J. M. Adovasio has spent the last thirty years at the center of one of our most fiery scientific debates: Who were the first humans in the Americas, and how and when did they get there?
At its heart, The First Americans is the story of the revolution in thinking that Adovasio and his fellow archaeologists have brought about, and the firestorm it has ignited. As he writes, "The work of lifetimes has been put at risk, reputations have been damaged, an astounding amount of silliness and even profound stupidity has been taken as serious thought, and always lurking in the background of all the argumentation and gnashing of tenets has been the question of whether the field of archaeology can ever be pursued as a science."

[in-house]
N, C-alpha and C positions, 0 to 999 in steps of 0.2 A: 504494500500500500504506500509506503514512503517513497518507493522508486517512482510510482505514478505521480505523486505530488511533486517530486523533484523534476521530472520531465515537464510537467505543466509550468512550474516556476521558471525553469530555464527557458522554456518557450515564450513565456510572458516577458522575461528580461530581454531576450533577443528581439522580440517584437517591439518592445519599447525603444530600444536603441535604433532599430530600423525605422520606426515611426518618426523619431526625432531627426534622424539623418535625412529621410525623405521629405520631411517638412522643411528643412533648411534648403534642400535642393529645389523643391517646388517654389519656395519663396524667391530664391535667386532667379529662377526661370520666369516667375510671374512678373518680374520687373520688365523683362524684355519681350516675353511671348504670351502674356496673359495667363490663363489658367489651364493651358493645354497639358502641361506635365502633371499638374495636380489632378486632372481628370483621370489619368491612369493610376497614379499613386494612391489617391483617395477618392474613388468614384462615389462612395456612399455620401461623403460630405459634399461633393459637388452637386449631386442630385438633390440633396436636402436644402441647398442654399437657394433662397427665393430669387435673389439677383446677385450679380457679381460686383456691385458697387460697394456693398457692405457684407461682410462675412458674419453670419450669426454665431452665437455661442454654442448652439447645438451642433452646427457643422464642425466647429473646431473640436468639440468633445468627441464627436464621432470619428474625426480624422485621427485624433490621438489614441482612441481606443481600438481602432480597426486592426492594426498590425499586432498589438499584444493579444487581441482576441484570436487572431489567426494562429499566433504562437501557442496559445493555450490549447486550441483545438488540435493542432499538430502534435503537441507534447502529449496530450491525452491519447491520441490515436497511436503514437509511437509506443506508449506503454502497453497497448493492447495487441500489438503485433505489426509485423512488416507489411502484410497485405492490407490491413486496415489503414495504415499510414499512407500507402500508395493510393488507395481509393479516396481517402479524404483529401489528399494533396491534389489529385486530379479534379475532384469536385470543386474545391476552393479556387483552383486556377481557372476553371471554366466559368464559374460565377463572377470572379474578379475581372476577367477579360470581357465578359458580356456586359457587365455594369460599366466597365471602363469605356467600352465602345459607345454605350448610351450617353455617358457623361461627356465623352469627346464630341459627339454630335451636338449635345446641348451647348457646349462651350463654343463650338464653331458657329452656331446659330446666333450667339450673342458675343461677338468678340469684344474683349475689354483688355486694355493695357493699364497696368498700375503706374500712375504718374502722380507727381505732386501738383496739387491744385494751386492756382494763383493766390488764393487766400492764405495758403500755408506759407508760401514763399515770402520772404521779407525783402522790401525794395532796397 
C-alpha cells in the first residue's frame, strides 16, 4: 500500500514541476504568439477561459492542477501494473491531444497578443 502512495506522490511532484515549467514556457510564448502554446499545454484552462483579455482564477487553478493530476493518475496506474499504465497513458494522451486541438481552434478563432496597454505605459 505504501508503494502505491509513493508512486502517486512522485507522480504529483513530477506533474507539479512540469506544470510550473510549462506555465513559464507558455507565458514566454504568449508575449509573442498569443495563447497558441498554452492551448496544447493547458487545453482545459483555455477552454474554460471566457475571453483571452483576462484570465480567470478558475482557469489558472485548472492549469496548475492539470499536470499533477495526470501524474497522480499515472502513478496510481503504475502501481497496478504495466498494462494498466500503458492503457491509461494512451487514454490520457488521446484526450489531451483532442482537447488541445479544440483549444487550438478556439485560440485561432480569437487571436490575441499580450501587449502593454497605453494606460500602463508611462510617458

Who got here first? That's the controversial question that has galvanized American archeology from its earliest days. The traditional view is that the first residents of the new world were the Clovis people, hunters who crossed the Bering Strait during the Ice Age, 10,000 years ago. Yet based on his own research, archeologist Adovasio launches a spirited attack on the Clovis theory. With co-writer Jake Page, a former Natural History editor, Adovasio explains his findings at a site called Meadowcroft in southwestern Pennsylvania. Two of the ancient tools from this dig were carbon-dated to 12,900 and 13,170 B.C., thousands of years before the Clovis lived. This discovery has thrust Adovasio into the center of the anti-Clovis movement. Adovasio weighs the Meadowcroft findings against the history of American archeology itself. He profiles seminal figures in the field as well as some cranky Clovis theorists, and reviews different theoretical approaches. He also explains the use of dating methods such as dendrochronology (counting the rings of trees) and lucidly discusses the natural history of the continent, with its glaciers and ancient megafauna. While these factors are relevant to the question of human habitation, Adovasio's very broad view somewhat dilutes the main story of the Clovis wars. There's also a note of bitterness and personal grievance in Adovasio's discussion of his pro-Clovis colleagues, which may turn off some readers.